On June 27, 2014, U.S. Citizenship and Immigration Services (USCIS) released its 2014 Ombudsman Annual Report. The Ombudsman Annual Report confirms what employers and immigration attorneys have been experiencing for the past two years, that USCIS is exercising a forensic level of scrutiny towards the L-1 intracompany transferee visa category. The data in the report reveals that the Request for Evidence (RFE) rate for the L-1B visa category is nearly 50 percent and for the L-1A visa category is nearly 43 percent for the first half of FY 2014, respectively. This reflects a significant rise in the RFE rates in recent years. However, despite the high RFE rates in 2013, the data analyzed by the Ombudsman’s office shows that USCIS approved more than 83 percent of L-1A visa petitions and 67 percent of L-1B petitions. In the report, the Ombudsman concludes that these high RFE rates coupled with the high approval rates indicate that USCIS needs to better articulate evidentiary requirements, particularly with respect to the L-1B visa category.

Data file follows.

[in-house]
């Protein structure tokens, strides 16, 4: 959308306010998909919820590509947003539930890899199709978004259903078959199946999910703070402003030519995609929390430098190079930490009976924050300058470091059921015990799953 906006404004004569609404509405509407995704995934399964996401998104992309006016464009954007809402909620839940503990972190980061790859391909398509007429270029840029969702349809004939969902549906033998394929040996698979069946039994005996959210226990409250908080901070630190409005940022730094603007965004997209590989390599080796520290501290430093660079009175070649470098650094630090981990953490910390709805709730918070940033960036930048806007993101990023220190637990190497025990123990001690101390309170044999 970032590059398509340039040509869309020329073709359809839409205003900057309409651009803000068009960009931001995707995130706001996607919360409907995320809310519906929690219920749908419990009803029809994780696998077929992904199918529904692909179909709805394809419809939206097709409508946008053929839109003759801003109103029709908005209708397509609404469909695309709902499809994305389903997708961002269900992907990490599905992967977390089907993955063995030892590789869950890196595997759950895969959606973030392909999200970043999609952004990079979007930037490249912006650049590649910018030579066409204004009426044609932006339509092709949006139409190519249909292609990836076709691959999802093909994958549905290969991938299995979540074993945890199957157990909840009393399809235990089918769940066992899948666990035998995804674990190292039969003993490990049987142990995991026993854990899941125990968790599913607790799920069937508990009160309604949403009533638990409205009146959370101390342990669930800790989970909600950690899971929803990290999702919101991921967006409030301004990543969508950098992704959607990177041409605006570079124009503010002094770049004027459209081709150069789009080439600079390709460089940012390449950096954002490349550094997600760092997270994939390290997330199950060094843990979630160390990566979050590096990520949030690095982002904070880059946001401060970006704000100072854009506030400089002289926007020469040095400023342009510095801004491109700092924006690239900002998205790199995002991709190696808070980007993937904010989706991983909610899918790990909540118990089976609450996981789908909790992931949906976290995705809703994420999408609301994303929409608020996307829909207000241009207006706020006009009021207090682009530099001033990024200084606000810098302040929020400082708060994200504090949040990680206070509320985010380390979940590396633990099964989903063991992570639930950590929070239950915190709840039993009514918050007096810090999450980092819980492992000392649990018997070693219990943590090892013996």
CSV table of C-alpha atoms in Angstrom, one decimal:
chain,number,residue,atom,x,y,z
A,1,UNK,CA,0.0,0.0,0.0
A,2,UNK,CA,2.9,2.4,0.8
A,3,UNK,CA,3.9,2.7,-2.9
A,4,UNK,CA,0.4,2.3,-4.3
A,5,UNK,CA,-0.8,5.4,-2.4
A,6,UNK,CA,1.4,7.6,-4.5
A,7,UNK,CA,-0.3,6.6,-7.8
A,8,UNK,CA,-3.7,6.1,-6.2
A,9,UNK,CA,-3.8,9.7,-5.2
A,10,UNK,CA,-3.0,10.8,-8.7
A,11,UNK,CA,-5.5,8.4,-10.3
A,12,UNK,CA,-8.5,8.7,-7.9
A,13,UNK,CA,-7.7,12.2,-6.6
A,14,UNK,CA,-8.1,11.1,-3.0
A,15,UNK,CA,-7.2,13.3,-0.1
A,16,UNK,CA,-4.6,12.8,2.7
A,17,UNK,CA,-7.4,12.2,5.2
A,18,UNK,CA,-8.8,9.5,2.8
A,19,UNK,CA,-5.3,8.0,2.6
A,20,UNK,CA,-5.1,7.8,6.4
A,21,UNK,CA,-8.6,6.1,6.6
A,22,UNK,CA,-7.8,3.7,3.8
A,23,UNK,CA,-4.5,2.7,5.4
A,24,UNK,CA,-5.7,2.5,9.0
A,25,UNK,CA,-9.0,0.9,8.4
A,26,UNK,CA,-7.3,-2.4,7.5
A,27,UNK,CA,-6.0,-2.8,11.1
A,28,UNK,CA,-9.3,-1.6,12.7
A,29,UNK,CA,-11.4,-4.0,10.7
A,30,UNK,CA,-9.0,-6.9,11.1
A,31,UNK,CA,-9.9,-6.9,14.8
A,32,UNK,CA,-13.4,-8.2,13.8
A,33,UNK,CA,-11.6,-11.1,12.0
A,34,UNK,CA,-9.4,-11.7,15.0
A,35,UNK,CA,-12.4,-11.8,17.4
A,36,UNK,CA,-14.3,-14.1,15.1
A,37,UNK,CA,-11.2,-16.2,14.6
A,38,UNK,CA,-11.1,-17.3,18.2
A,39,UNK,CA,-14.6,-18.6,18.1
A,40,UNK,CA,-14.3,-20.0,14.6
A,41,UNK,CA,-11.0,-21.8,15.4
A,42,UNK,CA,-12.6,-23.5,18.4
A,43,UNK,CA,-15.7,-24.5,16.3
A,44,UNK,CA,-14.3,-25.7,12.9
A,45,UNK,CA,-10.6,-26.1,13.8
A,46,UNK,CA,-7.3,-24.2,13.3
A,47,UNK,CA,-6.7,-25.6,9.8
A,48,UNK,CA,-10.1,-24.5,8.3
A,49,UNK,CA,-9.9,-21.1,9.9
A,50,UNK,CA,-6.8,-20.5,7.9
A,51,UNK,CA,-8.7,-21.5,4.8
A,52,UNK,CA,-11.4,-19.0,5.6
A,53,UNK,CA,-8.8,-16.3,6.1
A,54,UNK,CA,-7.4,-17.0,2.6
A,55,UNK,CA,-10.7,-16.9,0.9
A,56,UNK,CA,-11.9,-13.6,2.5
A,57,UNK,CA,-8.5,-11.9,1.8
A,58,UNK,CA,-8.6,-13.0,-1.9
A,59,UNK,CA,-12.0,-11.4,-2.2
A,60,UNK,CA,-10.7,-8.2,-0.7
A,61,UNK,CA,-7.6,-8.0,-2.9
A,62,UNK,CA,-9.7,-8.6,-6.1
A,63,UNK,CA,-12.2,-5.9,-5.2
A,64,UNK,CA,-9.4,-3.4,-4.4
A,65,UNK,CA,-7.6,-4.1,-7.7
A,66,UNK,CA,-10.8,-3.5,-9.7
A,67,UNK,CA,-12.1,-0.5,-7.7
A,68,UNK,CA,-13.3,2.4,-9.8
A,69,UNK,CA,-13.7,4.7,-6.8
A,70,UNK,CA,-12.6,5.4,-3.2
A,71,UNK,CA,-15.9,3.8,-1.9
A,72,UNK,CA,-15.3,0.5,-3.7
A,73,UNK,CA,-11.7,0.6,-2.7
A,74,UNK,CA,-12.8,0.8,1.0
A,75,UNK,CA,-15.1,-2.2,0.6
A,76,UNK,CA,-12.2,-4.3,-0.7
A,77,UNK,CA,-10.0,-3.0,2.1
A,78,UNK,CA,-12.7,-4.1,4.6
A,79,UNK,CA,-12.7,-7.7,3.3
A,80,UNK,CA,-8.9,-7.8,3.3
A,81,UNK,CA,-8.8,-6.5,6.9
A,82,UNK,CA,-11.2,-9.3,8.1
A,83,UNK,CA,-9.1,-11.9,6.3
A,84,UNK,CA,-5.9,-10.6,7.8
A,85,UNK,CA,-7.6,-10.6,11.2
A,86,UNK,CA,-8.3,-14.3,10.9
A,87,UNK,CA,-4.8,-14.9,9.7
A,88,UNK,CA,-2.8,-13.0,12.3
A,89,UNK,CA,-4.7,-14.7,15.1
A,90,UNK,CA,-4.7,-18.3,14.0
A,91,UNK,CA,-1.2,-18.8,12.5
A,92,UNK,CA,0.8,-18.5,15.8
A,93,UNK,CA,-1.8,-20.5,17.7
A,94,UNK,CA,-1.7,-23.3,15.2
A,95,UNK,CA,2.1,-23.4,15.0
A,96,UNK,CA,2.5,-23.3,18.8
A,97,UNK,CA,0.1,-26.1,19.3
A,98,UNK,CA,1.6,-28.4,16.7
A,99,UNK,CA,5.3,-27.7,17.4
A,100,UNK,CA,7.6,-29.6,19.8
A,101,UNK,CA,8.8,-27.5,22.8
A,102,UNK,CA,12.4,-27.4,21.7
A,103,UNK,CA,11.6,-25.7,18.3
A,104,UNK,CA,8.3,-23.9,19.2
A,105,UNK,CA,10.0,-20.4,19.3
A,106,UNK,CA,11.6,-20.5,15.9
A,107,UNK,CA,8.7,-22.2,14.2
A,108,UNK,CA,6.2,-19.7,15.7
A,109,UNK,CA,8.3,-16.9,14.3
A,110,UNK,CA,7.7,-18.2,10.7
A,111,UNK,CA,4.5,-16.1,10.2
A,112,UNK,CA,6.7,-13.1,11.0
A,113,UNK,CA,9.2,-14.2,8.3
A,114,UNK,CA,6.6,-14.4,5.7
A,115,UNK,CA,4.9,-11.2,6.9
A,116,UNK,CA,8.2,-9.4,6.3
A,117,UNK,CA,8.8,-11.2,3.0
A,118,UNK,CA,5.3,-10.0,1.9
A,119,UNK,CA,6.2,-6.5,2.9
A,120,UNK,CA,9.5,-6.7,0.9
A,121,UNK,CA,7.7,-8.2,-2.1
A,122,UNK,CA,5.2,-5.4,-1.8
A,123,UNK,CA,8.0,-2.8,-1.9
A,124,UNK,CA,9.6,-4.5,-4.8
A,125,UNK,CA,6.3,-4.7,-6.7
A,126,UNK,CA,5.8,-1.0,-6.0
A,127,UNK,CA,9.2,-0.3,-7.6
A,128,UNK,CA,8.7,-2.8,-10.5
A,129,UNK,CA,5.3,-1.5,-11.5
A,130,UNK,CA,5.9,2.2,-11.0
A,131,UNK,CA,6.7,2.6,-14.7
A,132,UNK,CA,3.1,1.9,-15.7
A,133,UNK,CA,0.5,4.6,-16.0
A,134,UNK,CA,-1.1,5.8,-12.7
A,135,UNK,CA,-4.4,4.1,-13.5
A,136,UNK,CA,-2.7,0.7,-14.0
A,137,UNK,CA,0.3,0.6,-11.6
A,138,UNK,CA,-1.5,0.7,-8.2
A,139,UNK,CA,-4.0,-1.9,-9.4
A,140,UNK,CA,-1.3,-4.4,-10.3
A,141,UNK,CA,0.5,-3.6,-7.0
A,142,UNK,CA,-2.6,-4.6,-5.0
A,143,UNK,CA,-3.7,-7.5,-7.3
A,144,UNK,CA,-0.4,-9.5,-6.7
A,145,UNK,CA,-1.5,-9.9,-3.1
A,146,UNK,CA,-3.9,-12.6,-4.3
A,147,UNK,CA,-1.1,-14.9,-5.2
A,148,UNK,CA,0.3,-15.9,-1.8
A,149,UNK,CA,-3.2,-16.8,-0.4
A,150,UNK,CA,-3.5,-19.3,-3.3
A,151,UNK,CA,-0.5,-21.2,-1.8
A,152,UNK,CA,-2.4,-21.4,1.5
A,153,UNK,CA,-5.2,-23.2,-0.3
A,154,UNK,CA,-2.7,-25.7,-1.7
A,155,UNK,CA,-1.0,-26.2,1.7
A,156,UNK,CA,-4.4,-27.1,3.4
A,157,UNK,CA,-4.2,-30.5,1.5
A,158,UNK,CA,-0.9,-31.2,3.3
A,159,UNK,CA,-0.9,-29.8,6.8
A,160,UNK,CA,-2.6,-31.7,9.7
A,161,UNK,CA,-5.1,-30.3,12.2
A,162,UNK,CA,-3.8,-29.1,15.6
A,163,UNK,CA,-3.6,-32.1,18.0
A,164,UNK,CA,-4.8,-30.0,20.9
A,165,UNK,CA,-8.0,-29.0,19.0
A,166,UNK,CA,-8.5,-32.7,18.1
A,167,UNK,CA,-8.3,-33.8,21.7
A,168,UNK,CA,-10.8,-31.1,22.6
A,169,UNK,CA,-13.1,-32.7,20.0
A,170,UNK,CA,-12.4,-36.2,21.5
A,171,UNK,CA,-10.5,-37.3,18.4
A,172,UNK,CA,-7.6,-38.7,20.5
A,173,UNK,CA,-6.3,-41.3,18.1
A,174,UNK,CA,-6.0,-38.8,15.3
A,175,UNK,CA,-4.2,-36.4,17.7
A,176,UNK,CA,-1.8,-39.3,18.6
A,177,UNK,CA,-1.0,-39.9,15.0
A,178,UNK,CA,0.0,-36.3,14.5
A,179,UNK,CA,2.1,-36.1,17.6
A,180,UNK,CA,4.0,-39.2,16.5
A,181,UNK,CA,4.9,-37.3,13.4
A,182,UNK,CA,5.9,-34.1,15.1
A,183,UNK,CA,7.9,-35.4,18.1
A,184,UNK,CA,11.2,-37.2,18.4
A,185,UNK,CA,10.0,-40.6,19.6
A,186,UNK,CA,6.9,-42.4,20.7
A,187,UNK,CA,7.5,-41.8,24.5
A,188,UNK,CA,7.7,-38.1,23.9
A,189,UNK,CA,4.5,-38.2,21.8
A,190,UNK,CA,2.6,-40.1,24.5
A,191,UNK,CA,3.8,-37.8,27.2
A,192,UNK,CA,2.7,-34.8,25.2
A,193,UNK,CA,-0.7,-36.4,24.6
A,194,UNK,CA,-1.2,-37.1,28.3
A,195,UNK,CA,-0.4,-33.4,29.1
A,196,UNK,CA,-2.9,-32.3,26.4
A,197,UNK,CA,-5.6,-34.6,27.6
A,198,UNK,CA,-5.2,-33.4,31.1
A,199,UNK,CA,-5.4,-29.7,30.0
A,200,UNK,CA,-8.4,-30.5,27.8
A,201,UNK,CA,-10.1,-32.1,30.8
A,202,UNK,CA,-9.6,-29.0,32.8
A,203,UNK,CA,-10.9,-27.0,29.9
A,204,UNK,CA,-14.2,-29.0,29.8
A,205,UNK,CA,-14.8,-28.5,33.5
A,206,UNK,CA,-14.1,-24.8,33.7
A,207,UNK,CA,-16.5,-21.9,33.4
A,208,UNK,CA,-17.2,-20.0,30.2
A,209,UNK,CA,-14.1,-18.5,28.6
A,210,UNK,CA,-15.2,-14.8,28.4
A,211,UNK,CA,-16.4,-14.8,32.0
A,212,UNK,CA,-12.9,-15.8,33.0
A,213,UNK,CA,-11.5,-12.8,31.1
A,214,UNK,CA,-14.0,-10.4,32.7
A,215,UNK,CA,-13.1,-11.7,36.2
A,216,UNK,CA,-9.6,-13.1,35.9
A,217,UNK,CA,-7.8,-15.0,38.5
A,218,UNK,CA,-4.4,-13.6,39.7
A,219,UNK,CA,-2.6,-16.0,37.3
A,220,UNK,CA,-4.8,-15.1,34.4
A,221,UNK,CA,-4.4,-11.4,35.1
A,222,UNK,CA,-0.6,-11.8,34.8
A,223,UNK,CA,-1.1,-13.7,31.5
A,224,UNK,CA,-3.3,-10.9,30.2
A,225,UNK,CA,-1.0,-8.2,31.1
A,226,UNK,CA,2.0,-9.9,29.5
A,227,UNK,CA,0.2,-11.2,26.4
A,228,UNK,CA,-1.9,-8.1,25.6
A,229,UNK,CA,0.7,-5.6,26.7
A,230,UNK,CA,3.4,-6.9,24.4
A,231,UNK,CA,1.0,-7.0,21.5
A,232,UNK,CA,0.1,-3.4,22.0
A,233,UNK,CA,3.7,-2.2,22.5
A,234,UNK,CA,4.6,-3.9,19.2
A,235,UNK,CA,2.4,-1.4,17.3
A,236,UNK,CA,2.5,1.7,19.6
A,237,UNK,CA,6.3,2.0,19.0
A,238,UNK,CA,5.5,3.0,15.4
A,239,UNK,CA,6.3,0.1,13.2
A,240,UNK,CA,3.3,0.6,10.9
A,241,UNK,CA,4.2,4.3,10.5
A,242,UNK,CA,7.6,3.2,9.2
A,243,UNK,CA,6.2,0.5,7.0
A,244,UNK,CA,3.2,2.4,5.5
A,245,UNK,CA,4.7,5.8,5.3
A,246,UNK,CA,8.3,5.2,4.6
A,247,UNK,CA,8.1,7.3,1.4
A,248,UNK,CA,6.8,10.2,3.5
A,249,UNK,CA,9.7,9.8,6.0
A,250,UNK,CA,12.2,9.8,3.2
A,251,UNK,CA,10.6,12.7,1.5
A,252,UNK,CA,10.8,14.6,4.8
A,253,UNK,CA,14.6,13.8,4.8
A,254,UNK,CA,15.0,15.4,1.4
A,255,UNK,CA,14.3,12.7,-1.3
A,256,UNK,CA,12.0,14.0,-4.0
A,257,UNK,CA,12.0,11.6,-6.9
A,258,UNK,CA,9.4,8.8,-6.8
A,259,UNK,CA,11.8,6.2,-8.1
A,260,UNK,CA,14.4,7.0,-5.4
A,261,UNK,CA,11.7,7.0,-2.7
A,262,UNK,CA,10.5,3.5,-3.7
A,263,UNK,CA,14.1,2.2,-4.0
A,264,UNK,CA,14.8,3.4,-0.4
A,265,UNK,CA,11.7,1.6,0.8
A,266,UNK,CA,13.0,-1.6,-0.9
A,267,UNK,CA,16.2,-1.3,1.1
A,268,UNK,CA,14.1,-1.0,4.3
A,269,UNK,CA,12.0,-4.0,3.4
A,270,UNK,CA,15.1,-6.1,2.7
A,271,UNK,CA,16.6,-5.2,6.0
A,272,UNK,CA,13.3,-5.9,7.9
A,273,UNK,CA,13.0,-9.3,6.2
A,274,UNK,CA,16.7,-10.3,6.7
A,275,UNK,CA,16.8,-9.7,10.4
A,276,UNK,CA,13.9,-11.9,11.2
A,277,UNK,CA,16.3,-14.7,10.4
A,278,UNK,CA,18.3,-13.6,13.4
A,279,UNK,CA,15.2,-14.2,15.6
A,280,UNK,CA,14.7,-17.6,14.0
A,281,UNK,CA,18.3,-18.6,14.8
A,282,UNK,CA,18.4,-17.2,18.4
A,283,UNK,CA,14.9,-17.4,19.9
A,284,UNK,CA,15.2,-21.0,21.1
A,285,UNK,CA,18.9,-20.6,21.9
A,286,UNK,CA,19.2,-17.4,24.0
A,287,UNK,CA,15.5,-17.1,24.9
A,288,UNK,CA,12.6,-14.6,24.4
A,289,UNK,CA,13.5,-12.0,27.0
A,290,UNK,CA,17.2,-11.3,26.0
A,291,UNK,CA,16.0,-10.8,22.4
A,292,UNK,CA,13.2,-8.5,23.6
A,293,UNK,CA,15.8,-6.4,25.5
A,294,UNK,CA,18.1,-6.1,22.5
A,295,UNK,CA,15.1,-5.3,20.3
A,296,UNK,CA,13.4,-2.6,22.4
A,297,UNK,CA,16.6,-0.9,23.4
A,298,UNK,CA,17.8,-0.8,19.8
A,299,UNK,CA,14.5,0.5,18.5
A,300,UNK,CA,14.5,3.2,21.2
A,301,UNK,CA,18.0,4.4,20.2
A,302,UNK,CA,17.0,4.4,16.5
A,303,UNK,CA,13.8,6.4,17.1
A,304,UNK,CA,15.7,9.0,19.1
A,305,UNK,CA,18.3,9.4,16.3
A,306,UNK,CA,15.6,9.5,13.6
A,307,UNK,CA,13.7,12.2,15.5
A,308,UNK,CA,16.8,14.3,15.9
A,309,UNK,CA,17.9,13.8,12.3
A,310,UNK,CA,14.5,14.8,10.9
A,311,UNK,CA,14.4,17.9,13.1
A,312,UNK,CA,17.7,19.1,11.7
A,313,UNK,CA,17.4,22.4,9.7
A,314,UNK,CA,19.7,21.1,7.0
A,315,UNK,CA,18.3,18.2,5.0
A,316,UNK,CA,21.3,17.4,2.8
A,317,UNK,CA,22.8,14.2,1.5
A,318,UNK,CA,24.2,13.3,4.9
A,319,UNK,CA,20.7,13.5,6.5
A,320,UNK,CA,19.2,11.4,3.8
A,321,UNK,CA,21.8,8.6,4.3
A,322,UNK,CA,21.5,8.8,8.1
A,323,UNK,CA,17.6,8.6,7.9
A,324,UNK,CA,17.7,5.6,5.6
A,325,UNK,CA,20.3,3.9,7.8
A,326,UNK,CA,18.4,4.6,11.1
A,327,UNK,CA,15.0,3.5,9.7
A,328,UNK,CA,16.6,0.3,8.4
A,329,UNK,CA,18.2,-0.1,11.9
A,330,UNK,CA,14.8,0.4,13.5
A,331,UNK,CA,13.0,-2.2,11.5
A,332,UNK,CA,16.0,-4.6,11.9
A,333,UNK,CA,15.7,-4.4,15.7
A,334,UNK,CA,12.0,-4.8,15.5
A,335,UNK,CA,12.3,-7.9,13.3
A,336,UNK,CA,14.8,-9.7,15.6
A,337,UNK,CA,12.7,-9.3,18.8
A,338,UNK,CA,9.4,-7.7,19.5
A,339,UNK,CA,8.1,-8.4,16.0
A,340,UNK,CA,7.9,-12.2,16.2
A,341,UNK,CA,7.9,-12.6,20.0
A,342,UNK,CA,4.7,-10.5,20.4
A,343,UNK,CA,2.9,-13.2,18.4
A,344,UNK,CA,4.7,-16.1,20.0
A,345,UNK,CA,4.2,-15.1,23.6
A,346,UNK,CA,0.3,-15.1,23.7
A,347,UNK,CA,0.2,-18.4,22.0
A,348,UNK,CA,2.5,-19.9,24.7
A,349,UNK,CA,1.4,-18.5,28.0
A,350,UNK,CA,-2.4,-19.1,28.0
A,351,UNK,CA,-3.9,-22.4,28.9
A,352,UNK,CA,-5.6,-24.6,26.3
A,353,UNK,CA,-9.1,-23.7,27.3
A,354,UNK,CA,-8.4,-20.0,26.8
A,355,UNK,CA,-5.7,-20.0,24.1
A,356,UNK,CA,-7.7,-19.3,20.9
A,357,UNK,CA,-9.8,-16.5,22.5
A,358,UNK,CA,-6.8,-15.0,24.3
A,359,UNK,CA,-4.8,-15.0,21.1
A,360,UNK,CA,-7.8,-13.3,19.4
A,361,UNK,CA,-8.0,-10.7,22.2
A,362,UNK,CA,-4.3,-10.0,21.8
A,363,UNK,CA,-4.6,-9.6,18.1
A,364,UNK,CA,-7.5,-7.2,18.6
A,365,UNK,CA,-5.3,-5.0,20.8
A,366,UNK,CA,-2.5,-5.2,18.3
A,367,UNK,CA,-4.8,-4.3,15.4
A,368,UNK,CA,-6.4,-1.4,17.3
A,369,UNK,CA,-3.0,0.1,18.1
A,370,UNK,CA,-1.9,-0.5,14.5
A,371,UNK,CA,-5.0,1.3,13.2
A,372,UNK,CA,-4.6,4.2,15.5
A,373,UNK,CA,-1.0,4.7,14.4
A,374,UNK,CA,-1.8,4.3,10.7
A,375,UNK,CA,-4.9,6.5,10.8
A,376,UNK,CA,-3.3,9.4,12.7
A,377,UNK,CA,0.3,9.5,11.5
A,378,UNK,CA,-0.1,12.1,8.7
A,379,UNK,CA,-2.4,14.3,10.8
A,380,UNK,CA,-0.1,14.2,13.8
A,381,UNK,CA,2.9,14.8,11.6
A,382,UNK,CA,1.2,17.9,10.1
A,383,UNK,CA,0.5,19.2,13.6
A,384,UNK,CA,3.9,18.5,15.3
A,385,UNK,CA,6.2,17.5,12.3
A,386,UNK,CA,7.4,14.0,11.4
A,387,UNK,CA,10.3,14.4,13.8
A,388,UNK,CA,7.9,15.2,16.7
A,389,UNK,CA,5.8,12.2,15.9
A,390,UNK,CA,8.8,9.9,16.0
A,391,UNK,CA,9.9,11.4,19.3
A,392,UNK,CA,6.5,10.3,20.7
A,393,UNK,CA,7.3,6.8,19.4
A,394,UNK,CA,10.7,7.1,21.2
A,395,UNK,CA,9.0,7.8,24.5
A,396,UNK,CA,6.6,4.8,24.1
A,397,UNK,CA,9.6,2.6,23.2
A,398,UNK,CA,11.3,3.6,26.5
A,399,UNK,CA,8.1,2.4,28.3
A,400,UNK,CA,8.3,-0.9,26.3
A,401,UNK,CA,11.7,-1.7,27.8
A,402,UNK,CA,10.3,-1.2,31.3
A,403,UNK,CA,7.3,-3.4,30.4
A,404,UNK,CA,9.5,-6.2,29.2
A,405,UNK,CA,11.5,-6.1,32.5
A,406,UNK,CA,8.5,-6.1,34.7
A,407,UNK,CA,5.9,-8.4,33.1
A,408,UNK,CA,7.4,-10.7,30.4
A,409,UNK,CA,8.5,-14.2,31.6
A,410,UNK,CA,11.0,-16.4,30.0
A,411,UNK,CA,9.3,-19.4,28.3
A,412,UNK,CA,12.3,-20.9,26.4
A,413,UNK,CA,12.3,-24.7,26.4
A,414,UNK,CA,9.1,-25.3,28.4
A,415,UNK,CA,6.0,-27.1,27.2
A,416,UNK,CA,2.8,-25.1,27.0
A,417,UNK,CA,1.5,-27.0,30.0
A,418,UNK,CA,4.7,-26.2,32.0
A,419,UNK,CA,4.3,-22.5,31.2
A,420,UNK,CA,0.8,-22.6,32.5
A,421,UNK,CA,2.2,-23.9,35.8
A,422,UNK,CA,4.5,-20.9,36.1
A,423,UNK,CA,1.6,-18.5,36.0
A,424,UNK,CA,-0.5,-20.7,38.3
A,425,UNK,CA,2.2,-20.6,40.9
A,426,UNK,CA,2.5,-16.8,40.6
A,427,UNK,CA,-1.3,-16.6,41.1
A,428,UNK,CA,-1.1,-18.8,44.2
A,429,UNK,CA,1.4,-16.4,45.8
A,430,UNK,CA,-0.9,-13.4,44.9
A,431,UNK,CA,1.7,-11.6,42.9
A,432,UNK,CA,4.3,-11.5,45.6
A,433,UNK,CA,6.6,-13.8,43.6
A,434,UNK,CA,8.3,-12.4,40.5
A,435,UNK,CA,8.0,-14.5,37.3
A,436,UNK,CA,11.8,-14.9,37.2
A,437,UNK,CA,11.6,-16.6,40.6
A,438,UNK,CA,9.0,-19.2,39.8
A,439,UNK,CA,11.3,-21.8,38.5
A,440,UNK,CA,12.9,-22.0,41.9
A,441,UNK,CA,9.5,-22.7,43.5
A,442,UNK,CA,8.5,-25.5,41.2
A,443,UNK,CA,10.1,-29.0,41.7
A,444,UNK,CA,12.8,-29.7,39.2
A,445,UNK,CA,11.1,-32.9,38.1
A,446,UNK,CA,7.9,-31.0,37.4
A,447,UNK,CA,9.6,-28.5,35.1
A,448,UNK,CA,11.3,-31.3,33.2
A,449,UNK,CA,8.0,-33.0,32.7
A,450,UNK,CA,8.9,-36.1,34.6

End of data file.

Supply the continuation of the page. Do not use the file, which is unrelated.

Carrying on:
For years, employers and immigration attorney have asked for further clarification regarding the definition of “specialized knowledge,” which is the key component of the L-1B visa category. While clarifying guidance was issued in 2013, the continued high RFE rates show that the legal standard for “specialized knowledge” is not well understood by adjudicators. This may account for the increased number of RFEs requesting documentation previously provided by employers and RFEs that demand additional evidence above and the applicable legal standard of the preponderance of the evidence (“more likely than not”). However, what is clear is the denial rates in the L-1B visa category have increased substantially. In 2009, the denial rates overall for the L-1B visa category was about 20 percent. Today, the denial rates are at about 40 and 32 percent for FY 2013 for the California Service Center (CSC) and Vermont Service Center (VSC), respectively. The denial rates for the first half of FY 2014 appear to be higher. This data indicates that more clarifying guidance is needed for the L-1B visa category and adjudicators may need additional training on the application of the L-1B legal standards and definitions. When the USCIS will issue this additional guidance remains to be seen. For now, employers should anticipate having to submit substantial documentation for all L-1B petitions filed with USCIS along with delays in the overall adjudication process.